And so, I’m keeping the picture in my phone, eye wrinkles, dark circles and all. I want to have the reminder handy that the work I’m doing as a single mom to two little kids is hard, but that I’m doing a great job. Fellow moms, I challenge you to do the same. Your body housed one or more tiny people. You give them love, security and healthy boundaries every single day, and with the current pandemic, their needs are even greater. If you’re seeing extra grays that haven’t been covered up in months, or a few extra pounds around the middle from stress snacking, don’t sweat it. The work you’re doing is really challenging, and I guarantee you’re doing an amazing job.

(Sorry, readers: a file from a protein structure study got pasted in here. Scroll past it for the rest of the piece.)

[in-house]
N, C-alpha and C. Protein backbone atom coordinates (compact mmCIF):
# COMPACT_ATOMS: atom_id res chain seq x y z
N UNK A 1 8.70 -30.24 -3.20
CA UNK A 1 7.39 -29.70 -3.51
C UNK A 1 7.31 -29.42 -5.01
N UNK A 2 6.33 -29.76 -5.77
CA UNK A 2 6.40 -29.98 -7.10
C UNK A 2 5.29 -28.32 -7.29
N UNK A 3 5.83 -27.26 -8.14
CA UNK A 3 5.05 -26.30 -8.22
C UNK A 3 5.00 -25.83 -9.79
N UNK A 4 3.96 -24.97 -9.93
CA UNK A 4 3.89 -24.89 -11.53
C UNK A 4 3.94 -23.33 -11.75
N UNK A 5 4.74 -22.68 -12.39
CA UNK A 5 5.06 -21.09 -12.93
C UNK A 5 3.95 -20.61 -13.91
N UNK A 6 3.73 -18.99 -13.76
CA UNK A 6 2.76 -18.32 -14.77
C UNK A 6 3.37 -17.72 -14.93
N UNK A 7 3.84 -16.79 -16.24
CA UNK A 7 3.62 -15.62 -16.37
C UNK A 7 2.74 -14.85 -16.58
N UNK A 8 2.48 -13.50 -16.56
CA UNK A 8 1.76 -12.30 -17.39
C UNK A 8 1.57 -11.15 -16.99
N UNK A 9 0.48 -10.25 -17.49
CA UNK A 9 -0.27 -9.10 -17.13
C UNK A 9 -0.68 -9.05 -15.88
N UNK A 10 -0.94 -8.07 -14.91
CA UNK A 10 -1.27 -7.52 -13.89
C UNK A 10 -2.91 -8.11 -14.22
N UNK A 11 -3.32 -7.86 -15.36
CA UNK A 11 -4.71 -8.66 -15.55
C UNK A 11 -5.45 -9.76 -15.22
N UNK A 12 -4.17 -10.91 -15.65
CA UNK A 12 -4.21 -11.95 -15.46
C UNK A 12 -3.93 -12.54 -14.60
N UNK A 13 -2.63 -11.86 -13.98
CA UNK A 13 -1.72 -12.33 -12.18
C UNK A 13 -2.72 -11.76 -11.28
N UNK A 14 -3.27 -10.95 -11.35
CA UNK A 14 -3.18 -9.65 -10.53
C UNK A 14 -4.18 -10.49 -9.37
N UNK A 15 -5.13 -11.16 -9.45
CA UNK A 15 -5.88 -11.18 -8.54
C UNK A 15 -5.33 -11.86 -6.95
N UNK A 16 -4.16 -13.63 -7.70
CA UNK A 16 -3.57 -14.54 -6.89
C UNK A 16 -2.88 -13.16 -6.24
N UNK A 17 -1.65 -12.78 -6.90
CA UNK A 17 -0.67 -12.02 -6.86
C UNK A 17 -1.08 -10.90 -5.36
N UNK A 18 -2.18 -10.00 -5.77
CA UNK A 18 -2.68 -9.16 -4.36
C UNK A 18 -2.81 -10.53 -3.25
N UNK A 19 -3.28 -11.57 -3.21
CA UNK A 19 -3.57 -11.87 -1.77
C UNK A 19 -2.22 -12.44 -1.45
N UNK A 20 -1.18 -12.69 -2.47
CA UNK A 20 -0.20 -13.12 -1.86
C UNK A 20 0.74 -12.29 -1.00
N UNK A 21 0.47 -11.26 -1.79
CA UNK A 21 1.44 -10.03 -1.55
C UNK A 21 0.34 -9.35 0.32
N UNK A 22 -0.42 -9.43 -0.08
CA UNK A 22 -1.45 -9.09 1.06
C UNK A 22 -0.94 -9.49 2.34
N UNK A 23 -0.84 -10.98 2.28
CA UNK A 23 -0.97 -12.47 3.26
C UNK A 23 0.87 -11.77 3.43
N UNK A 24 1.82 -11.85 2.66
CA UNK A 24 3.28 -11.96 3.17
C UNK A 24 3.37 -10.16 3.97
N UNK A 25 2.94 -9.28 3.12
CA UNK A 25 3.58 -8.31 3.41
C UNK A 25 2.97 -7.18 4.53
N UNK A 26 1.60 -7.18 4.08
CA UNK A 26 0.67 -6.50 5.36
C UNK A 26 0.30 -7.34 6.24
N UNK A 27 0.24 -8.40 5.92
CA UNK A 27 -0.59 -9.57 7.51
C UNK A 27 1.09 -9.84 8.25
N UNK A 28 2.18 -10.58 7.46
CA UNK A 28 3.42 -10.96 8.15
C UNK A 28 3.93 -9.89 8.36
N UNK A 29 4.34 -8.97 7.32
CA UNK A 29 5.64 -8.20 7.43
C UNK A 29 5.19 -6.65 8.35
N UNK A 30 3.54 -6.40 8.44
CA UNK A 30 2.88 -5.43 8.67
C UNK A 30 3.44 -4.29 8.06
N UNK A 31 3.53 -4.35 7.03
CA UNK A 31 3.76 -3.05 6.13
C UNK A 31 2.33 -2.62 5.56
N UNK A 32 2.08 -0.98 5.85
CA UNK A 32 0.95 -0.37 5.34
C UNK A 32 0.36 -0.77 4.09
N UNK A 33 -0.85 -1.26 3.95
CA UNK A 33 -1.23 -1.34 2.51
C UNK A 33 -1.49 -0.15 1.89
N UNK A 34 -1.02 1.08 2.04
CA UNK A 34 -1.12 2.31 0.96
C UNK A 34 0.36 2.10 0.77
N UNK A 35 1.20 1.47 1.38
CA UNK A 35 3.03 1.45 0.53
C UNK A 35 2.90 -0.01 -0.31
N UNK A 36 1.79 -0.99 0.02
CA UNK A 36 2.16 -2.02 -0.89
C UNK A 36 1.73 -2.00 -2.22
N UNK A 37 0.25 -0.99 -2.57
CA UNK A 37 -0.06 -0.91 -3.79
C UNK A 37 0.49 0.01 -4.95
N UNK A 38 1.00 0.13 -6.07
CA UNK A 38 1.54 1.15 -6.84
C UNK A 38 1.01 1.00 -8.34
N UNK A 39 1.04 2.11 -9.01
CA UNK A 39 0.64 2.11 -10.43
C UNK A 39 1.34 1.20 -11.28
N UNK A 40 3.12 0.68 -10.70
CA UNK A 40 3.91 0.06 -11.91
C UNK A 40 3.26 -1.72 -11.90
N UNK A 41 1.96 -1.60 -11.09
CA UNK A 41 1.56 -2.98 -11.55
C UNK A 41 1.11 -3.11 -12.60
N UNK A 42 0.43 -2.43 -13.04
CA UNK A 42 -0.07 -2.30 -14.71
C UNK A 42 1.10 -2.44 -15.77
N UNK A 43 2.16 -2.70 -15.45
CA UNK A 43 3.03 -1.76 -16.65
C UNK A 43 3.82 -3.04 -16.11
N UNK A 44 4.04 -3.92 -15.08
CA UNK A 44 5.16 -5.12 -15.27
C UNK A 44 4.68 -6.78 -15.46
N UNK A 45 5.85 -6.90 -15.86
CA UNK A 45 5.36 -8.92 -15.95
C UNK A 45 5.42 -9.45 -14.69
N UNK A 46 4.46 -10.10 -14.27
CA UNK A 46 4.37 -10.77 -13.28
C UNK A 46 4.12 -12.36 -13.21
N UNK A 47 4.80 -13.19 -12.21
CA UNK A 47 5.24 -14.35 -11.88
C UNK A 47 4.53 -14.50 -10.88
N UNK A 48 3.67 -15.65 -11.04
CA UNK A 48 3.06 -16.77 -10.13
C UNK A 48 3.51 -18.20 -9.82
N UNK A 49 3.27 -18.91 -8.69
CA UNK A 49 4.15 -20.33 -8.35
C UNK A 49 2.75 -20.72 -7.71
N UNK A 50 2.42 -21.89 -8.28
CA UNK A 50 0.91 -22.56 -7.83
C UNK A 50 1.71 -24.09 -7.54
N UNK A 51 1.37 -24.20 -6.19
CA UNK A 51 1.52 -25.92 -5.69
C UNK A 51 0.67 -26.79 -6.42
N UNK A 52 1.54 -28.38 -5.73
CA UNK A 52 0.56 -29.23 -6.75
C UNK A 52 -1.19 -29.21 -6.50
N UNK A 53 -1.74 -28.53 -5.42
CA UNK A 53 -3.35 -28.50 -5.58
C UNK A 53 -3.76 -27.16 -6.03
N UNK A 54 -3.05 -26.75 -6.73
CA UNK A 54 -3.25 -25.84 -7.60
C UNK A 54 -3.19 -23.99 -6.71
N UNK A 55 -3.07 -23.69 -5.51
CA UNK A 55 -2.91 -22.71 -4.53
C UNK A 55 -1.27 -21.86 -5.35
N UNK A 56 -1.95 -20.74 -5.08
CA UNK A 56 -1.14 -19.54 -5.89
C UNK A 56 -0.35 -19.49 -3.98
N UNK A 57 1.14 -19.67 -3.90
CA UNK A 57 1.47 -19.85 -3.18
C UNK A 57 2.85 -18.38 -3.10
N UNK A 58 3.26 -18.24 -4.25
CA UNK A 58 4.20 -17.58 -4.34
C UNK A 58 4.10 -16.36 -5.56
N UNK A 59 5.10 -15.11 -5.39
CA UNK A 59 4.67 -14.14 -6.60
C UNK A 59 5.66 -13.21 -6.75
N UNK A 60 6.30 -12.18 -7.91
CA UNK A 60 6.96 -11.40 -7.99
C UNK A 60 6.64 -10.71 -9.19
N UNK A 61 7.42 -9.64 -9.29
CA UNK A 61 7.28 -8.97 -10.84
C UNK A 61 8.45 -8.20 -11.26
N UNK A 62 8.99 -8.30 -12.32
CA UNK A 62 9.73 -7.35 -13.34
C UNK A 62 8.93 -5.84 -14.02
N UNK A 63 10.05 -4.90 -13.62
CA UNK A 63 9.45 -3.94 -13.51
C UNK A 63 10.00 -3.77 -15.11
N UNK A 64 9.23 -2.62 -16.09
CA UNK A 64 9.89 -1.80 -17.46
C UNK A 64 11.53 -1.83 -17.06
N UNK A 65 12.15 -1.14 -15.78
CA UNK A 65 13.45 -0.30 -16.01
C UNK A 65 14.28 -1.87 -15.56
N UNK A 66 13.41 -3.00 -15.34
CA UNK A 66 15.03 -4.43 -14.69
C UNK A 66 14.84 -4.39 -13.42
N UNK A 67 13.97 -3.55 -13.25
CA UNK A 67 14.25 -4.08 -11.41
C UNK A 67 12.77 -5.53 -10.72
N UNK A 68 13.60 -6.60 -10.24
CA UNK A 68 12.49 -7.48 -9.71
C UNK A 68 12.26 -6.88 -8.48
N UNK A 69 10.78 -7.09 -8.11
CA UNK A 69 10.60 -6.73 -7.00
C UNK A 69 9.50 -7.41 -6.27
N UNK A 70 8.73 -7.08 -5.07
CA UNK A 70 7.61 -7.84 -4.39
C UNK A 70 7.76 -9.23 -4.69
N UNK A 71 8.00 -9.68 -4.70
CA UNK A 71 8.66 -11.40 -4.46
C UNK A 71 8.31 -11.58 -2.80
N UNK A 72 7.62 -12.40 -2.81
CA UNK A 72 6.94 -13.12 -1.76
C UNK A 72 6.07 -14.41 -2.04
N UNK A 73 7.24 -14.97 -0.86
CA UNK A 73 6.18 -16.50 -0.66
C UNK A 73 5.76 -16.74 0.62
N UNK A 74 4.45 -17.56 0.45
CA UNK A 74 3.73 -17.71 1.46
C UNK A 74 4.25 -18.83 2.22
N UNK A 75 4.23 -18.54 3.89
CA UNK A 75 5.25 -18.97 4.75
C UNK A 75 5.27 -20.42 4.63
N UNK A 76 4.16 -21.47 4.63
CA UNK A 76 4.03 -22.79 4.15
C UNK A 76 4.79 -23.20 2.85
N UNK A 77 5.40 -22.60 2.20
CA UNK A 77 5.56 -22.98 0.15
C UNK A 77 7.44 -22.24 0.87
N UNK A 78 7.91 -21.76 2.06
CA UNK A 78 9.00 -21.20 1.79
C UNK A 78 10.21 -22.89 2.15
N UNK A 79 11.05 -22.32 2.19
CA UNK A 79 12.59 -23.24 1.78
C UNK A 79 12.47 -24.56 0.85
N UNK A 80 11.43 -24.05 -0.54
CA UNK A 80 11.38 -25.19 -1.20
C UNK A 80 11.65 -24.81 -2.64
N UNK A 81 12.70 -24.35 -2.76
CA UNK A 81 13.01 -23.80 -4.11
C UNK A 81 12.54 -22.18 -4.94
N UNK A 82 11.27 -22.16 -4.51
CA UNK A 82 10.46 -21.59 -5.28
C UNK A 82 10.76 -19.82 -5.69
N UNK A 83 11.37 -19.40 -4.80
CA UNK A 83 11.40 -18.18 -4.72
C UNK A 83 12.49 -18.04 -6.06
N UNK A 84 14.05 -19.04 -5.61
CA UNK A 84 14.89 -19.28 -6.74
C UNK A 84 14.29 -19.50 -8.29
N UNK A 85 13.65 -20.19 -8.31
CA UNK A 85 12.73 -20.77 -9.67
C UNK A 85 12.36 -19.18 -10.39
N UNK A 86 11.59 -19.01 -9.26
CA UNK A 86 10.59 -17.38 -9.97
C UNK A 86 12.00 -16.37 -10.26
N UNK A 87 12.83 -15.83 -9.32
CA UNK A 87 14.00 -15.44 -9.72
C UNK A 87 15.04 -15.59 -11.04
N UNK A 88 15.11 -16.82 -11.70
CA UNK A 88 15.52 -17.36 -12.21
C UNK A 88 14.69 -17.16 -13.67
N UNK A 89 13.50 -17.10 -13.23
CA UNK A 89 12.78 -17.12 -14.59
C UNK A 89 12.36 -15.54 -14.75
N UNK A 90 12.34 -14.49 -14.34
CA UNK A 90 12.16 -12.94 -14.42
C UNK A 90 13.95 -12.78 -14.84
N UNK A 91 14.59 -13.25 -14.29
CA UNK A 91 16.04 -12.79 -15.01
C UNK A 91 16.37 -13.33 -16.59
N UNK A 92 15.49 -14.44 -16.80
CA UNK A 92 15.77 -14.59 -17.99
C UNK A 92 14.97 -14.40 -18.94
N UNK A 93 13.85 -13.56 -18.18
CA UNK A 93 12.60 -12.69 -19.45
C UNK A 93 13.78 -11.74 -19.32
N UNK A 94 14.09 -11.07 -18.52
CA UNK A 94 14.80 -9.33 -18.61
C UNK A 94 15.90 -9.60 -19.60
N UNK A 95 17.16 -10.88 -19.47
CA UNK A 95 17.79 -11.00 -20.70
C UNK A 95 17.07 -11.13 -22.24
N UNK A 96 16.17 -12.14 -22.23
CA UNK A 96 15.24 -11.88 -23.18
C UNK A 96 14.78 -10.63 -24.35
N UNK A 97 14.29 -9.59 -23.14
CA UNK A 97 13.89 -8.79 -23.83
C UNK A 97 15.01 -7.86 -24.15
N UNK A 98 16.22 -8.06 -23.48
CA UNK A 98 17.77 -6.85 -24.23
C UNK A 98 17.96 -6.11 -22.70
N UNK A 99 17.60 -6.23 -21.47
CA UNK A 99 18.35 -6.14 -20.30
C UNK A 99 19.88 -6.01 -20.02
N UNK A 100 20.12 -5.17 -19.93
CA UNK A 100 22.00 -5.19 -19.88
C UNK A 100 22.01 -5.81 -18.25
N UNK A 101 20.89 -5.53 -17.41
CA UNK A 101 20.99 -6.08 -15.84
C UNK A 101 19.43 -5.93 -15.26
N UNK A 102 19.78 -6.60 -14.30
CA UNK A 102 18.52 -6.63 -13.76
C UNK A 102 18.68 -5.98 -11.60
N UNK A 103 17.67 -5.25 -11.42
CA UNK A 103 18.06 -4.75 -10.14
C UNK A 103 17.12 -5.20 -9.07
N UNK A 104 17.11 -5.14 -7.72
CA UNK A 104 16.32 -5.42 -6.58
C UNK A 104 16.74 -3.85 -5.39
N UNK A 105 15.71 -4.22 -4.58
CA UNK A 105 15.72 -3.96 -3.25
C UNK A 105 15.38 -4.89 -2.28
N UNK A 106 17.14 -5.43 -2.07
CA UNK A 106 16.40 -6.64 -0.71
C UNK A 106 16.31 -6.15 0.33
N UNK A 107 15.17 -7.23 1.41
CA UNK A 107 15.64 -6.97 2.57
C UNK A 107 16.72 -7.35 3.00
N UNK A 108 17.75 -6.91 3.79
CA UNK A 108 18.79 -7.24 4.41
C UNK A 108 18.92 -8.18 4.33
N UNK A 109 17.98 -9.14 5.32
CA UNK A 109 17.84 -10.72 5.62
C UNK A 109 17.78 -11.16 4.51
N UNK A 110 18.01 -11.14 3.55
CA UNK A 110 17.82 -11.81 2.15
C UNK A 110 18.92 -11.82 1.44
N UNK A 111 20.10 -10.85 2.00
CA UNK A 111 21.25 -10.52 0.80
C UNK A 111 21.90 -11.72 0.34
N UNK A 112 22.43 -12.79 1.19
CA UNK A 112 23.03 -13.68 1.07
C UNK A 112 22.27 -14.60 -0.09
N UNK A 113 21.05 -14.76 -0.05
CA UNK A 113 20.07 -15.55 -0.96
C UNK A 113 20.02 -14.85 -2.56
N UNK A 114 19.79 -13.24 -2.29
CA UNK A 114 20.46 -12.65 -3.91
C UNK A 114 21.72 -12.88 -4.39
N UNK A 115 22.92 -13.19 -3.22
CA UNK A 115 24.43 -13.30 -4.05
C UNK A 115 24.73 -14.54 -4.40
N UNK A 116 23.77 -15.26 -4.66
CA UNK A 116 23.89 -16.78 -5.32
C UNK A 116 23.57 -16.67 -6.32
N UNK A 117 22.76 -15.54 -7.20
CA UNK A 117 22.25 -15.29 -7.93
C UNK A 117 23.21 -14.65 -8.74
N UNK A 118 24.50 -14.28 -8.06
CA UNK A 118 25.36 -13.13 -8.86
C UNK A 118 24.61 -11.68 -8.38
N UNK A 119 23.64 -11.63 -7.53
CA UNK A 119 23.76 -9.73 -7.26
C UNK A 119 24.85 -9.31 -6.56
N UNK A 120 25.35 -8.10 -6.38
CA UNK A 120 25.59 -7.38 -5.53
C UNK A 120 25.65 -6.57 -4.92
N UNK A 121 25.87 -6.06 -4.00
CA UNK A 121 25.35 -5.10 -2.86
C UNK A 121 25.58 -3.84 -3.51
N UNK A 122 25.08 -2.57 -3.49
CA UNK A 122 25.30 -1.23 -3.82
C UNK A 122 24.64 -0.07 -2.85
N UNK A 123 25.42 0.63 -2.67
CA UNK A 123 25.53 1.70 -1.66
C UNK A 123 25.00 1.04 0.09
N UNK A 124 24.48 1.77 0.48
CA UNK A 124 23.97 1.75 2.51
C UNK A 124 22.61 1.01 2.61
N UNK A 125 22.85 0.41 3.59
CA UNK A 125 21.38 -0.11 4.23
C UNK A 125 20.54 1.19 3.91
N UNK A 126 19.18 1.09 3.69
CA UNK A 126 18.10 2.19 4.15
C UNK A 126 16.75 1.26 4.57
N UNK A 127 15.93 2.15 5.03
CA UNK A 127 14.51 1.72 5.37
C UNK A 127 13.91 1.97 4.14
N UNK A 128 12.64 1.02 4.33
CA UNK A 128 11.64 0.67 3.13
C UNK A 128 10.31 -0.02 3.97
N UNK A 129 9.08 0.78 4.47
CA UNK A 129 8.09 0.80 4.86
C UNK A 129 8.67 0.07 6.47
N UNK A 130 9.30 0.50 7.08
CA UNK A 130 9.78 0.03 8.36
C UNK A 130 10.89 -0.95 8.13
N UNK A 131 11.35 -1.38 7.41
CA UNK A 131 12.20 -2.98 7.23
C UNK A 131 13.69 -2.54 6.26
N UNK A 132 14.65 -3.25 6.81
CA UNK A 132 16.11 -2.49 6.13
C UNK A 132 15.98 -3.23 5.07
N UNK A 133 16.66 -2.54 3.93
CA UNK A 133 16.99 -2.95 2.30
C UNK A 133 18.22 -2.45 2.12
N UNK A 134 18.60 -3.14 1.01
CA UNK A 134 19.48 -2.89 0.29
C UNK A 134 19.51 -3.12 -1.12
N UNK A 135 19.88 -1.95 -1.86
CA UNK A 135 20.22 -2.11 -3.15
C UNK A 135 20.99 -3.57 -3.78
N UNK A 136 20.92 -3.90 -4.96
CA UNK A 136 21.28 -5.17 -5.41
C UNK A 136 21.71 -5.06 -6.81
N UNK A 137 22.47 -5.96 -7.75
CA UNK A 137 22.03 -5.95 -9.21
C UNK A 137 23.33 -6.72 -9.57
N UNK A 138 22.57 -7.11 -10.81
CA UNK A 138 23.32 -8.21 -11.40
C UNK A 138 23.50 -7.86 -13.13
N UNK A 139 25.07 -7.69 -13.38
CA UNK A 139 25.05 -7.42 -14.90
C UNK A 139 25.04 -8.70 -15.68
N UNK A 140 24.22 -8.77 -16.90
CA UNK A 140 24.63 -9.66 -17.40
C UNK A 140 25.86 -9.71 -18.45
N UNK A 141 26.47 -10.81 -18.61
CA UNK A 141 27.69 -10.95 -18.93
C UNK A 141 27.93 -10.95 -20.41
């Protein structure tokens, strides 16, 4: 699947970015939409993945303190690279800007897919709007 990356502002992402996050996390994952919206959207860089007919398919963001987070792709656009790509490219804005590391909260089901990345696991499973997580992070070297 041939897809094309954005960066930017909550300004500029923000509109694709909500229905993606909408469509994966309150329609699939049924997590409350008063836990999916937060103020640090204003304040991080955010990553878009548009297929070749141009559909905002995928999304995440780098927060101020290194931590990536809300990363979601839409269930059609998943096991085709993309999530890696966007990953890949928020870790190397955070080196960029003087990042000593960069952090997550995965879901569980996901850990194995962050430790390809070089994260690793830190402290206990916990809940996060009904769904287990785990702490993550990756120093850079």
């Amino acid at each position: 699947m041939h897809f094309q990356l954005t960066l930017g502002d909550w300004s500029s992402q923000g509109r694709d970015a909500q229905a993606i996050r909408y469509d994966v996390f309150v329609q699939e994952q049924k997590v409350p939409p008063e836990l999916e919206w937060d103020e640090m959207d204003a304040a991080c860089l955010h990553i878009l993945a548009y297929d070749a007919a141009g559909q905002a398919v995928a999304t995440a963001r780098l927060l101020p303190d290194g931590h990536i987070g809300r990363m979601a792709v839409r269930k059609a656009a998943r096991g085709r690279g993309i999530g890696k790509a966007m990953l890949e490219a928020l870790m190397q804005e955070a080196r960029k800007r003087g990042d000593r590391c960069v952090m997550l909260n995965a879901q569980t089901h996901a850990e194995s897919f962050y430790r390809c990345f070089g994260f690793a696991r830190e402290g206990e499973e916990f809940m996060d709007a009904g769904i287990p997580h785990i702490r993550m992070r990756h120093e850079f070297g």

It’s really amazing how things can change your life so drastically, especially when you least expect it. The year was 2011. I was working at a restaurant at the time, and was fairly young and vibrant. I had a group of girls that I considered to be very close with (we still are today). We would all hang out, go to eat after our shifts, shopping, bar hopping, you name it we did it. That year, we had a newbie join us. She was much younger than we were, but her personality and spirit just lifted the room when she was there. We became very close. She didn’t live here, California was where her home was, but she came here during the summers to work and visit with family. We would talk frequently, and when she was back in Cali, we all missed her so much. She was a person you could talk about anything to. She never made me feel ashamed for asking questions about god (she was extremely religious) and she made me want to be a better person. I’ve never met such a young person who was so involved in community outreach, helping the homeless, and just giving her all for other people in need. She was my person. I always told her if something ever happened to me, I’d want her to marry my husband and help raise my children. She was that kind of role model, the one who made you look at things in a different light, a better light. We remained friends for years to come. We drifted apart, not by much, but since we weren’t working together anymore, our lives took us on different paths. She was always still my person, and always a dear friend. Little did I know, she was struggling. I wouldn’t have thought in a million years she would have depression. To me, she was the person to help another get out of their depression, she has helped me so many times I can’t even count. The endless phone conversations about the silliest of things, and the most serious.